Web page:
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Jethroe v. IDOC

United States District Court, S.D. Indiana, Indianapolis Division

January 23, 2019

CHRISTOPHER JETHROE, Plaintiff,
v.
IDOC, HTCF, Defendants.

          ORDER DISMISSING COMPLAINT AND DIRECTING FURTHER PROCEEDINGS

          TANYA WALTON PRATT, JUDGE

         I. Screening Standard

         This action was opened on September 14, 2018, when the plaintiff filed a complaint in the Northern District of Indiana. A judge in the Northern District screened the complaint and directed plaintiff to file an amended complaint. The plaintiff filed an amended complaint on December 14, 2018. On January 14, 2019, the action was transferred to this Court in the Southern District of Indiana. Dkt. 11.

         The amended complaint is also subject to the screening requirement of 28 U.S.C. § 1915A(b). This statute directs that the court dismiss a complaint or any claim within a complaint which “(1) is frivolous, malicious, or fails to state a claim upon which relief may be granted; or (2) seeks monetary relief from a defendant who is immune from such relief.” Id.

         In the amended complaint, the plaintiff alleges that his rights were violated by HTCF and the Indiana Department of Correction (IDOC).[1] He alleges that he had an original release date of December 22, 2018, and filed a motion for sentence modification in 2017. While his motion for sentence modification was being considered by the court (the plaintiff does not identify which court he filed his motion for sentence modification in), he received bogus write-ups that were later dismissed. The plaintiff alleges the bogus write-ups were filed against him because he filed a petition for habeas corpus. This, the plaintiff alleges, is a due process violation.

         The plaintiff also alleges that the HTCF contacted the court and had his motion for sentence modification stopped based on the bogus conduct reports. Had he prevailed on his sentence modification, the plaintiff alleges he would have been released in 2017, but he has been held beyond his out date based on lies by the HTCF. The plaintiff alleges that this conduct was a violation of the Eighth Amendment and the bogus write-ups were filed in retaliation. As relief, the plaintiff seeks “all financial relief, as granted by federal law.” Dkt. 8.

         II. Insufficient Claims

         The plaintiff named as defendants the IDOC and HTCF. First, any claim against the IDOC for damages must be dismissed. The amended complaint has not named any “person” who is allegedly responsible for violating the plaintiff's rights. The claims against the IDOC are dismissed because such claims for damages are barred by the Eleventh Amendment to the United States Constitution, and the doctrine of sovereign immunity. Joseph v. Board of Regents of University of Wisconsin System, 432 F.3d 746, 748 (7th Cir. 2005). An agency of the state enjoys that same immunity. Nuñez v. Indiana Dep't of Child Services, 817 F.3d 1042, 1044 (7th Cir. 2016).

         The claims against HTCF are dismissed because this facility is not a “person” subject to suit pursuant to 42 U.S.C. § 1983. A defendant can only be liable for the actions or omissions in which he personally participated. Sanville v. McCaughtry, 266 F.3d 724, 734 (7th Cir. 2001). “Because vicarious liability is inapplicable to . . . § 1983 suits, a plaintiff must plead that each Government-official defendant, through the official's own individual actions, has violated the Constitution.” Ashcroft v. Iqbal, 129 S.Ct. 1937, 1948 (2009).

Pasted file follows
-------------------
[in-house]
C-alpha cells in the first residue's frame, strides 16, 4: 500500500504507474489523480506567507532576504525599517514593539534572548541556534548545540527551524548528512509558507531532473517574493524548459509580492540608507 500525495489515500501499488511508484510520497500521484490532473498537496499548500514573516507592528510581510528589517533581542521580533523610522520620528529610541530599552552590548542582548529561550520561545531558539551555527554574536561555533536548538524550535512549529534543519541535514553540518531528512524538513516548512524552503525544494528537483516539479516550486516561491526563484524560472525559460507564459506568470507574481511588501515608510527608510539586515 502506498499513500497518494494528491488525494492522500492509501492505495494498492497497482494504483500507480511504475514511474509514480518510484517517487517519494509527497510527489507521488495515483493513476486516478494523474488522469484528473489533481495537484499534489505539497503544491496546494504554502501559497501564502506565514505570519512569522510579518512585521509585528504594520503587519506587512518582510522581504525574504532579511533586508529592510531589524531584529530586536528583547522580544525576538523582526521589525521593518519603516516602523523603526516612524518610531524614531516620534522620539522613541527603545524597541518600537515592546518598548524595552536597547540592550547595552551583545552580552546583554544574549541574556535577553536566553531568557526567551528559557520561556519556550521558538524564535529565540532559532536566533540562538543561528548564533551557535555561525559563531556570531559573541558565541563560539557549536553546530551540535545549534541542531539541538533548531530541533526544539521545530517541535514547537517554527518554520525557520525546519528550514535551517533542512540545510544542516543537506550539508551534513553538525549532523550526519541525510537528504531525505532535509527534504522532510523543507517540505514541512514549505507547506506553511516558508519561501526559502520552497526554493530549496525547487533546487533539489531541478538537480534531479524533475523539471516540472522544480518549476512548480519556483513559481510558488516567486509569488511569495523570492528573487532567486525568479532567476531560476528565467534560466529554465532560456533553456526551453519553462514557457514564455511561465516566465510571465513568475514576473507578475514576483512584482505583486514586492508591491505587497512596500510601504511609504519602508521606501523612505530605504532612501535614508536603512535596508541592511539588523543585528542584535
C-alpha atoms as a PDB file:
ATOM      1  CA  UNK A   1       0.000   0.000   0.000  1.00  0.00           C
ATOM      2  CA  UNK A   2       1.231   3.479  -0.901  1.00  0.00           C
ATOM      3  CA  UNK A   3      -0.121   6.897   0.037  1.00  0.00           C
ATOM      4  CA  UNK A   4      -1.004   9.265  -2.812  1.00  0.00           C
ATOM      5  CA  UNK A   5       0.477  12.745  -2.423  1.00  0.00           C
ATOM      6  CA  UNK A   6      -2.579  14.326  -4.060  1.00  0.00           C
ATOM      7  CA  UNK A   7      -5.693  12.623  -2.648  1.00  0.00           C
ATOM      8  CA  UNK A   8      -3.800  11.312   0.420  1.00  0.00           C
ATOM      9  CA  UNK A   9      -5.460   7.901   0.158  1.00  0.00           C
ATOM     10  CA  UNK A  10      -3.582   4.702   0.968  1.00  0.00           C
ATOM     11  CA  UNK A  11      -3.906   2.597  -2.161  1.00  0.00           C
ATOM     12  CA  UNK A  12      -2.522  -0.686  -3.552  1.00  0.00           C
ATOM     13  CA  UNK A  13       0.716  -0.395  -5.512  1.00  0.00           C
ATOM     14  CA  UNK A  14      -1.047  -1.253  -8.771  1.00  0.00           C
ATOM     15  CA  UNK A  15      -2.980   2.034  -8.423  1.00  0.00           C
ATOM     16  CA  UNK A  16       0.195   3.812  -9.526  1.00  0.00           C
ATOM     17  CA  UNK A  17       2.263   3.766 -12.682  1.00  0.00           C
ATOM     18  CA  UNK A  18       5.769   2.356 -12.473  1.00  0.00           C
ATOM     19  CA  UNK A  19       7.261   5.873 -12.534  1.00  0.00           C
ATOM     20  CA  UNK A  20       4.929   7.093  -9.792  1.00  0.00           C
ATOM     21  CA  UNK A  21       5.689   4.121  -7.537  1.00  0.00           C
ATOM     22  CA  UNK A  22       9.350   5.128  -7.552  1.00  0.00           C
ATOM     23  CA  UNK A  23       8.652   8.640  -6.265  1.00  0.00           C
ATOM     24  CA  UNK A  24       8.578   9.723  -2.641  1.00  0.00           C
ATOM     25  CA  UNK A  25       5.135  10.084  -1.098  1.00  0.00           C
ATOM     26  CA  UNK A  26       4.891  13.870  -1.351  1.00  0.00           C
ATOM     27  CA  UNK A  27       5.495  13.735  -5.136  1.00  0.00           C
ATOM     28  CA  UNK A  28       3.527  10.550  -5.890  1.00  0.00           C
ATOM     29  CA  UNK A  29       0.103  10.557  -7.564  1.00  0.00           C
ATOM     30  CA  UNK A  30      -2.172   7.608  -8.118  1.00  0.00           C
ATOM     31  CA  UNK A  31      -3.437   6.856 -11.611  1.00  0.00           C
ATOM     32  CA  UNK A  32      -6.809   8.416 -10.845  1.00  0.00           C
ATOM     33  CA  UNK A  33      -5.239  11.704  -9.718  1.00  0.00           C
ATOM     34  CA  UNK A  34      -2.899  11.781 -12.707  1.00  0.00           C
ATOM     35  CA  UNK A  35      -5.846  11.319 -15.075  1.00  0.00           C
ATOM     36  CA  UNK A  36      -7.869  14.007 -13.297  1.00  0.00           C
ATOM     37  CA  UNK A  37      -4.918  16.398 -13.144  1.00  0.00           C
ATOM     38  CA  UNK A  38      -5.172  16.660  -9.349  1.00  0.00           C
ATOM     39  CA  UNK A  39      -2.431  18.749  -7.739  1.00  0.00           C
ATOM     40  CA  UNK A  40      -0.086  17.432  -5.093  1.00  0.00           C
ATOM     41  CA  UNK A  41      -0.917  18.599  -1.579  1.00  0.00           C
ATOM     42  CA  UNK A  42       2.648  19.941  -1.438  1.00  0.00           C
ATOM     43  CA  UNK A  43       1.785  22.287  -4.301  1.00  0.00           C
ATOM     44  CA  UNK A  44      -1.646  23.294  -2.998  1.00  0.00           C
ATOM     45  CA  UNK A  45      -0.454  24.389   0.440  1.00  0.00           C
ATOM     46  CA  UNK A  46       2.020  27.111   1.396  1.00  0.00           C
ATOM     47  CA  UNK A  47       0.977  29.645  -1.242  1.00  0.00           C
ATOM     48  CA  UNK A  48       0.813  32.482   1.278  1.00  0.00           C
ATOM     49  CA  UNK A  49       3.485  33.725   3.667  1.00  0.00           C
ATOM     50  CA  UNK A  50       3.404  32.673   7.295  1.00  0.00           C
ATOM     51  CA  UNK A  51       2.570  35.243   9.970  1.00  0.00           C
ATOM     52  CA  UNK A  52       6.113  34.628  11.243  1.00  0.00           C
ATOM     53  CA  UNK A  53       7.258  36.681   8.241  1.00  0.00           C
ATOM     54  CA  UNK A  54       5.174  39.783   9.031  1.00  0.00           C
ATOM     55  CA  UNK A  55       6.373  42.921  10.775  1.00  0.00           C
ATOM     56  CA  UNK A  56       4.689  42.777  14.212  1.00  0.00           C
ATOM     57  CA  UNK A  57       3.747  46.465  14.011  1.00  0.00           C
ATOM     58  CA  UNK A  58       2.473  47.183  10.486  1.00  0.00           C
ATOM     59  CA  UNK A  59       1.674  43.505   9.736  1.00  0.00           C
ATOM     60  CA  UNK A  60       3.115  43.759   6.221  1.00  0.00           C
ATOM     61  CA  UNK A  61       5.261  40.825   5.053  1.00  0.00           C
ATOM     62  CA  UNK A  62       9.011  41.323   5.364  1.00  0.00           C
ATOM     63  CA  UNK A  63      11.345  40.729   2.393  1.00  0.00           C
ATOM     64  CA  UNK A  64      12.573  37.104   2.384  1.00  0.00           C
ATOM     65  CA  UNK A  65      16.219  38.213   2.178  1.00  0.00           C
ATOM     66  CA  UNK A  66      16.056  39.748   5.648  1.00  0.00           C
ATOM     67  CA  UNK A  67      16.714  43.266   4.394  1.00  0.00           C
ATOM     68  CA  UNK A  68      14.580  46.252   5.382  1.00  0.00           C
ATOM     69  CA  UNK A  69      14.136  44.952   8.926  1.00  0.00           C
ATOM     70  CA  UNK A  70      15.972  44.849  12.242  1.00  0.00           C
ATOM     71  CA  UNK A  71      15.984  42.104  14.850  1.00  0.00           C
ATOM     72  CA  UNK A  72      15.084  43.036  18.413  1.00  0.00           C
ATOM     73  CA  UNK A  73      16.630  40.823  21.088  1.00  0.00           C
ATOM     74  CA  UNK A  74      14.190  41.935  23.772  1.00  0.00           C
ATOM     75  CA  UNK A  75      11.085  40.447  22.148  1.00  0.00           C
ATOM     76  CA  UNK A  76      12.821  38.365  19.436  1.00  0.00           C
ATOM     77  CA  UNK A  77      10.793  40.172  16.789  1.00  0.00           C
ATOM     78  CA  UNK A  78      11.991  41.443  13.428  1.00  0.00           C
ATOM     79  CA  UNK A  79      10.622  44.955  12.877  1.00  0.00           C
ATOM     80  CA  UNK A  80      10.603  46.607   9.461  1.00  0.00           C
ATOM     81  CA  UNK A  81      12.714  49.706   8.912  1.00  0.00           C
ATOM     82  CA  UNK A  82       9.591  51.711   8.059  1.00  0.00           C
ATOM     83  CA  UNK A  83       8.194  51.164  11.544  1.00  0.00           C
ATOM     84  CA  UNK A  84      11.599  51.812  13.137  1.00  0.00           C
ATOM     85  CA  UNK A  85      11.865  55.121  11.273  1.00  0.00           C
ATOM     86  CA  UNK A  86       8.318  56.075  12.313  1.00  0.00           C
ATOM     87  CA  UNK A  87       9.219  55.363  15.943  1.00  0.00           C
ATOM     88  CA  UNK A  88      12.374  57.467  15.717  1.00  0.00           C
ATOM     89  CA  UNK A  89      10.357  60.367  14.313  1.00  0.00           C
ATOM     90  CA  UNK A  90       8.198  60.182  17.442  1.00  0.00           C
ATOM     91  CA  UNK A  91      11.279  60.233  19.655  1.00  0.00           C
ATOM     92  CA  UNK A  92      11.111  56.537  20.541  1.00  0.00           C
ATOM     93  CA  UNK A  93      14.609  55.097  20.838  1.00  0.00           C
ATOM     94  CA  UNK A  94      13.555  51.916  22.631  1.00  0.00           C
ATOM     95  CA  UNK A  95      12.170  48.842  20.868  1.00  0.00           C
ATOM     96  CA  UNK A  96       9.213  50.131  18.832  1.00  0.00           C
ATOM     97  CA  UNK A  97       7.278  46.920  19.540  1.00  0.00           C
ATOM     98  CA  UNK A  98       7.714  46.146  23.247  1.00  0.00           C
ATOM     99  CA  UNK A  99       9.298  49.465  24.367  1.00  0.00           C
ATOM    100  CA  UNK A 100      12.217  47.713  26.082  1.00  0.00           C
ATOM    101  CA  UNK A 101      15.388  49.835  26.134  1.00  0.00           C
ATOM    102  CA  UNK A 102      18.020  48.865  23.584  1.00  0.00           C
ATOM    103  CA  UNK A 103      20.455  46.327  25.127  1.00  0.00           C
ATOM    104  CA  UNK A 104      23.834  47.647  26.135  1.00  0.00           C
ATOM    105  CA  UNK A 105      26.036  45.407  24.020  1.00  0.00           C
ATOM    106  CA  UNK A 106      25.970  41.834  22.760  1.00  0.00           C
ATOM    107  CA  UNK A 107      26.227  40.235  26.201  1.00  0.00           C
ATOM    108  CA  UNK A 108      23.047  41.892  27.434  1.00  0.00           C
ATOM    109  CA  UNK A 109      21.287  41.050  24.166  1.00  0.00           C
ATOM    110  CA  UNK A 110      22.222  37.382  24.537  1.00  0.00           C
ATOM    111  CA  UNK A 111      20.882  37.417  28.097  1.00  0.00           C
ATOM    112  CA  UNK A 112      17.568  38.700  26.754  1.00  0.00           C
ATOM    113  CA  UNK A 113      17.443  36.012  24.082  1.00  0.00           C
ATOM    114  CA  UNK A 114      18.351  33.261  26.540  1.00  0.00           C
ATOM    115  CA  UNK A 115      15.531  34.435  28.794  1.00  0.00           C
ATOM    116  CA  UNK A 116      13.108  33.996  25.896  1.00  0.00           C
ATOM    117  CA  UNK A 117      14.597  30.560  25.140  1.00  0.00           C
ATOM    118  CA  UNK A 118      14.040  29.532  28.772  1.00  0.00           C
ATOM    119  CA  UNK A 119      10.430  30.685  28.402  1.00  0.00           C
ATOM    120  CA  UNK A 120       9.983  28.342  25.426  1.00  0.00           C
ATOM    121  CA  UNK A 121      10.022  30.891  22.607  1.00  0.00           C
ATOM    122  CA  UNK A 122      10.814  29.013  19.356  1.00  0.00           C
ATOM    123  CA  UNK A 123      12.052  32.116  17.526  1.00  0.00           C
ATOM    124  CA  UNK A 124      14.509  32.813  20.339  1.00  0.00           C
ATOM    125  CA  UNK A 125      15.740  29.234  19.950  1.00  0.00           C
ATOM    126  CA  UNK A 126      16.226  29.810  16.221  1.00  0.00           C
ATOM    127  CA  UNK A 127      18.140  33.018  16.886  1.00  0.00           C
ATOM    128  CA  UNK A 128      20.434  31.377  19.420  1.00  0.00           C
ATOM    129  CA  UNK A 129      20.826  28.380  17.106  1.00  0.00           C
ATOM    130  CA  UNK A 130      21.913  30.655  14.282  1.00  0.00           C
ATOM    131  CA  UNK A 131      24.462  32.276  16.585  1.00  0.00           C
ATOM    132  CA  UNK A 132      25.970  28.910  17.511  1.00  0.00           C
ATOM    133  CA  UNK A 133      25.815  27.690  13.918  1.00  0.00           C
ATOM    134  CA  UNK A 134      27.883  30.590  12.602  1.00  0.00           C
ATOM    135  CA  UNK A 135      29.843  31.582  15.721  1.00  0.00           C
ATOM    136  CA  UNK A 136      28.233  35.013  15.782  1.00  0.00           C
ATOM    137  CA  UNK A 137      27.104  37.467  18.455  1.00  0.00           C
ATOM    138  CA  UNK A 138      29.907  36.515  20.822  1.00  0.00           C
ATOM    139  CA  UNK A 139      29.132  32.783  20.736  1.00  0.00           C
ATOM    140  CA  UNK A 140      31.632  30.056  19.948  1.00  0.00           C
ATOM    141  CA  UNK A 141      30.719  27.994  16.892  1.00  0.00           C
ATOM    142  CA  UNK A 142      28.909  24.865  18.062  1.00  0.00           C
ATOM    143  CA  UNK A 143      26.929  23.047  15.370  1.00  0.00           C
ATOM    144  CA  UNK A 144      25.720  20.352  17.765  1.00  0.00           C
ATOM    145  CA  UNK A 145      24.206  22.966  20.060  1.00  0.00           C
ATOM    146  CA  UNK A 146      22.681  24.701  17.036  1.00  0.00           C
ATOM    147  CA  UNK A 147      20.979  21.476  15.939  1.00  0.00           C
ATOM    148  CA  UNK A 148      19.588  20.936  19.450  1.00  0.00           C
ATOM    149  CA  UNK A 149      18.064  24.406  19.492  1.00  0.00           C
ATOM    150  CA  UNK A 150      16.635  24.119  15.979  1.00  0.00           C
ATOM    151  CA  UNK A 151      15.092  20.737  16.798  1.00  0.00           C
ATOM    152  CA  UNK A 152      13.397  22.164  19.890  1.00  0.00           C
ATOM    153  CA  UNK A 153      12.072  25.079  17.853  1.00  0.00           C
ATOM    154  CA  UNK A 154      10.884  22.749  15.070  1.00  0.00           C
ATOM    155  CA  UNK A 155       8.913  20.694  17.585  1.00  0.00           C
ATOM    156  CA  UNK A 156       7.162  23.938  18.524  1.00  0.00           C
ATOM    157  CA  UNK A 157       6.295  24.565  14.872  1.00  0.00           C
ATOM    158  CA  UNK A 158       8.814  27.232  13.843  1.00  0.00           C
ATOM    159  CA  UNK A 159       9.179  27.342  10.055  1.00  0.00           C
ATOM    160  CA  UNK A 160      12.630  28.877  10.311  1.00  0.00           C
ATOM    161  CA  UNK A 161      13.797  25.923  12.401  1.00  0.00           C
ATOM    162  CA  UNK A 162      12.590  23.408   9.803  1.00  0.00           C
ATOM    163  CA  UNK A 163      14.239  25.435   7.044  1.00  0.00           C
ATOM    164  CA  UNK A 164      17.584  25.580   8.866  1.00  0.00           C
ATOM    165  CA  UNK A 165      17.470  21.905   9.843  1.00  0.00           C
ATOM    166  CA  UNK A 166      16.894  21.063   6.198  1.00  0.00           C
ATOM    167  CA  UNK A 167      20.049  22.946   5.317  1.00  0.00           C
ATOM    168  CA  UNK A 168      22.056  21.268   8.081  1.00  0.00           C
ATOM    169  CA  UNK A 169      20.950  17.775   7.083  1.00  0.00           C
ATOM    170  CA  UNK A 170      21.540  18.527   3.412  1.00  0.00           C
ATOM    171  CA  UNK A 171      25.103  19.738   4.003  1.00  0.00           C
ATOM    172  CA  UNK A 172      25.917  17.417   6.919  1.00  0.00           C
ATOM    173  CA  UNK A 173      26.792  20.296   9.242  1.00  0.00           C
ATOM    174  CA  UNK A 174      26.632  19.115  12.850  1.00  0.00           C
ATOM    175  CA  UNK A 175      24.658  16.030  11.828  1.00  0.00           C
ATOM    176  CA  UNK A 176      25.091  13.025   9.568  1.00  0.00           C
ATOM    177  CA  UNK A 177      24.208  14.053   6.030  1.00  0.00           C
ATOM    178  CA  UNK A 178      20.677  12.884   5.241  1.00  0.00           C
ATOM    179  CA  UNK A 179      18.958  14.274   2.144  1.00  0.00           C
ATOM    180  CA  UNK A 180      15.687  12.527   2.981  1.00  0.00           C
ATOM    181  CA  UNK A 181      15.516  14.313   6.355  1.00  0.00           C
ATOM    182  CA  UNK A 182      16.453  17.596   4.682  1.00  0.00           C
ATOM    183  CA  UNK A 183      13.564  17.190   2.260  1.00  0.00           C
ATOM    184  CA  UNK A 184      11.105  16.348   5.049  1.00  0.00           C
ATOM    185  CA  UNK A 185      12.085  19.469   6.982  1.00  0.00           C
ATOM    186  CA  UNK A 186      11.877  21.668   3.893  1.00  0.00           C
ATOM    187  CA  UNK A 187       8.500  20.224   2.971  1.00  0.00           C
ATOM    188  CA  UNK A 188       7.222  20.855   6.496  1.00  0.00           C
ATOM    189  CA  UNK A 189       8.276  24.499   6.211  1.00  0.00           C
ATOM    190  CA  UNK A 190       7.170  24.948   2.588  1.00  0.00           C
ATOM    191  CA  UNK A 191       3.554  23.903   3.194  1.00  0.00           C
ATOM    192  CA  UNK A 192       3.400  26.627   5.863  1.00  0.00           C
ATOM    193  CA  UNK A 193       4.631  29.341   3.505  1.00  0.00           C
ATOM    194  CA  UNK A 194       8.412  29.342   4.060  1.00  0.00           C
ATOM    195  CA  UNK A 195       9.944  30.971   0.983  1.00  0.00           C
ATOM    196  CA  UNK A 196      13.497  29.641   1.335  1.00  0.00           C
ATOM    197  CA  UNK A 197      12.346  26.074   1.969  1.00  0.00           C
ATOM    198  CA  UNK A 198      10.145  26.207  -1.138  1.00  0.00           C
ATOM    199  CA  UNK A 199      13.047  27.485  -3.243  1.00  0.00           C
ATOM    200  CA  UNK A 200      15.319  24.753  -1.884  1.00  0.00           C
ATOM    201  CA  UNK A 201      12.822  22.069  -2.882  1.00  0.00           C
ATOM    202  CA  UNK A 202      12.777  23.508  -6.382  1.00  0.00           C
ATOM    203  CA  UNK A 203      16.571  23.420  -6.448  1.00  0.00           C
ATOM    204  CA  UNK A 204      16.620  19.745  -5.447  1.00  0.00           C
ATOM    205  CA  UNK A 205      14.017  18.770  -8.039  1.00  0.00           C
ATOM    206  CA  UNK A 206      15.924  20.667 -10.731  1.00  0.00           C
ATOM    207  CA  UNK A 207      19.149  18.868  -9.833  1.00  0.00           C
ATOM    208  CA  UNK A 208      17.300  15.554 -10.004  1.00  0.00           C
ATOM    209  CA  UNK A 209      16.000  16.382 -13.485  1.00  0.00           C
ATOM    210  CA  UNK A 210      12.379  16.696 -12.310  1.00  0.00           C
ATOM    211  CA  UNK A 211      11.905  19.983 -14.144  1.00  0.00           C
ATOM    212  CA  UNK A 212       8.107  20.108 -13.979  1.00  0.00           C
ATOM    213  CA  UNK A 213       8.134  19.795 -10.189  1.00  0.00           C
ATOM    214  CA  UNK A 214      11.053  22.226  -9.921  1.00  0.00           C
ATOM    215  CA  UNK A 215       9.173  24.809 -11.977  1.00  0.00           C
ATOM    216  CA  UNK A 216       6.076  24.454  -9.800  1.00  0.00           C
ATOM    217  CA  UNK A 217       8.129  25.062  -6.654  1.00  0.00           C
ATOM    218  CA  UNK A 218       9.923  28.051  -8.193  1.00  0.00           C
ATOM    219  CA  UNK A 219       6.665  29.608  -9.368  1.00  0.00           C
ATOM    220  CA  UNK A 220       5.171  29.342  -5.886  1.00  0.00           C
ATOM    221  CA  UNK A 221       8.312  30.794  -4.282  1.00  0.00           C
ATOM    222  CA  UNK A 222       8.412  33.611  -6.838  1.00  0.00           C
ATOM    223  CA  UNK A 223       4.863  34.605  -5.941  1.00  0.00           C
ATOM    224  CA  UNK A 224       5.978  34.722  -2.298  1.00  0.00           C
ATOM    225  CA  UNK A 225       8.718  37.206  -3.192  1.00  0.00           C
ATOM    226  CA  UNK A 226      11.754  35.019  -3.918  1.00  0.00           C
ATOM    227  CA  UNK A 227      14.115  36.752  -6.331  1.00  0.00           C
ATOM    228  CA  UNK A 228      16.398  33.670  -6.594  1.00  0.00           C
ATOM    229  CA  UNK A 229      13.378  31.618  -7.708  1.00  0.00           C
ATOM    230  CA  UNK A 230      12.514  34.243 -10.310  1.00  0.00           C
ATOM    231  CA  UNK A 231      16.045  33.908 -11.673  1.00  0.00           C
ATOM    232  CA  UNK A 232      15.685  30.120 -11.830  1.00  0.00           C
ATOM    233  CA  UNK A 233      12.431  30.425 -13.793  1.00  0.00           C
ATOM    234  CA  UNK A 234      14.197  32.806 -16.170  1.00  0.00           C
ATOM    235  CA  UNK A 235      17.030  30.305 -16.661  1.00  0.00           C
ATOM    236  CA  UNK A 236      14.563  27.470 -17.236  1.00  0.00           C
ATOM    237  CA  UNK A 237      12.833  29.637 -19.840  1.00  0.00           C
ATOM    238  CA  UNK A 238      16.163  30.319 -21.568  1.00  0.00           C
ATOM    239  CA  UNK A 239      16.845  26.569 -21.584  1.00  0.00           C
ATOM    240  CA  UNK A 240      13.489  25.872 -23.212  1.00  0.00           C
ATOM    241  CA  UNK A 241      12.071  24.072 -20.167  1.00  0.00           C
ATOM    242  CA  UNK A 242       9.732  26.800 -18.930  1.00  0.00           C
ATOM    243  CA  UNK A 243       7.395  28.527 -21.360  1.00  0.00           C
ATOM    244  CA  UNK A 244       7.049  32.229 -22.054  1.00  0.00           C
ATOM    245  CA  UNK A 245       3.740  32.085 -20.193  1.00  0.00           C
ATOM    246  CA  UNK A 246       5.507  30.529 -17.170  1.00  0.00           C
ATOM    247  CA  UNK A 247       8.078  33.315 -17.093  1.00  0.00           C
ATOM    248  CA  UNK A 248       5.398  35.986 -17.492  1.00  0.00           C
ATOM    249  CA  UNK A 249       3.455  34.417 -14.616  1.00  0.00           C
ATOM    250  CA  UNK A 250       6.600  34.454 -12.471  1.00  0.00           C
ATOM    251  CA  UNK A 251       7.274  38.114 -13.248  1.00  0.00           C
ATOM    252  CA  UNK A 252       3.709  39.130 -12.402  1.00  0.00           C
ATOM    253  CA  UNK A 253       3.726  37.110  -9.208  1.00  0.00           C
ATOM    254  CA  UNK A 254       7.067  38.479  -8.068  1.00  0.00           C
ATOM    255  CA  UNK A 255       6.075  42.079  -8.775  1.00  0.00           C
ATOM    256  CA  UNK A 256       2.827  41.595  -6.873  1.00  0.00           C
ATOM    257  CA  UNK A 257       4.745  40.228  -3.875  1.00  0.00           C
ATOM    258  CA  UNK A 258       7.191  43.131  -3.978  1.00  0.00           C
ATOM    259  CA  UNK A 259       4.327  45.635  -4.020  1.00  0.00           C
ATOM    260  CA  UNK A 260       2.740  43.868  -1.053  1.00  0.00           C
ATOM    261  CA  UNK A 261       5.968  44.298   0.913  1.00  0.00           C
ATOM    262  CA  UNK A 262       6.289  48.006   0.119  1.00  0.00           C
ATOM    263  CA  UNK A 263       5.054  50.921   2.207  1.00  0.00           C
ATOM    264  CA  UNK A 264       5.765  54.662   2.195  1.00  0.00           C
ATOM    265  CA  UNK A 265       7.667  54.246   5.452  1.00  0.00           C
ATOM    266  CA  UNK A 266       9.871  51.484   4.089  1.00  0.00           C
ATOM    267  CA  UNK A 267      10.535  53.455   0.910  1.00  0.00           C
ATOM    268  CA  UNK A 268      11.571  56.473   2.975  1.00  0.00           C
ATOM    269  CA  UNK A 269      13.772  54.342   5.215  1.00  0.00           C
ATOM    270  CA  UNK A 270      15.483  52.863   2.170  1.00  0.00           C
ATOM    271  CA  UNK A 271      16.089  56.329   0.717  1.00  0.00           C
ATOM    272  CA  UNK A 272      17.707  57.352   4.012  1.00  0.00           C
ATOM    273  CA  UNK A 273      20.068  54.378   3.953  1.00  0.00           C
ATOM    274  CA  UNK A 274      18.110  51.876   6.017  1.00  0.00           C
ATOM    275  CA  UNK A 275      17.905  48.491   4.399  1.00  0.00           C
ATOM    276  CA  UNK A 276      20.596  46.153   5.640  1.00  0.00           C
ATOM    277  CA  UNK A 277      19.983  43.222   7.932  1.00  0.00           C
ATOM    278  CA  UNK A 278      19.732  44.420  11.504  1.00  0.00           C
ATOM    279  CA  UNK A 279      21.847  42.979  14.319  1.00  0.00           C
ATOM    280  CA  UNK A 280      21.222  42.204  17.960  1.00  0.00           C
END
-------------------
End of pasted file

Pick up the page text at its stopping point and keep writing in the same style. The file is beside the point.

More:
III. Dismissal of Action

         Because the Court has been unable to identify a claim for relief against any particular defendant, the amended complaint is dismissed for failure to state a claim upon which relief can be granted. See 28 U.S.C. § 1915A(b). “[A] plaintiff can plead himself out of court by alleging facts that show there is no viable claim.” Pugh v. Tribune Co., 521 F.3d 686, 699 (7th Cir. 2008). That is the case here. The dismissal of the complaint will not in this instance lead to the dismissal of the action at present. Instead, the plaintiffs shall have through February 25, 2019, in which to file a second amended complaint.

         In filing a second amended complaint, the plaintiff shall conform to the following guidelines: (a) the second amended complaint shall comply with the requirement of Rule 8(a)(2) of the Federal Rules of Civil Procedure that pleadings contain “a short and plain statement of the claim showing that the pleader is entitled to relief. . . ., ” which is sufficient to provide the defendant with “fair notice” of the claim and its basis. Erickson v. Pardus, 551 U.S. 89, 93 (2007); (b) the second amended complaint must include a demand for the relief sought; and (c) the second amended complaint must identify what legal injury the plaintiff claims to have suffered and what persons are responsible for each such legal injury. The plaintiff must state his claims “in numbered paragraphs, each limited as far as practicable to a single set of circumstances.” Fed.R.Civ.P. 10(b).

         Any second amended complaint should have the proper case number, 1:19-cv-0123-TWP-TAB and the words “Second Amended Complaint” on the first page. If a second amended complaint is filed as directed above, it will be screened. If no second amended complaint is filed, this action will be dismissed for the reasons set forth above.

         IV. ...


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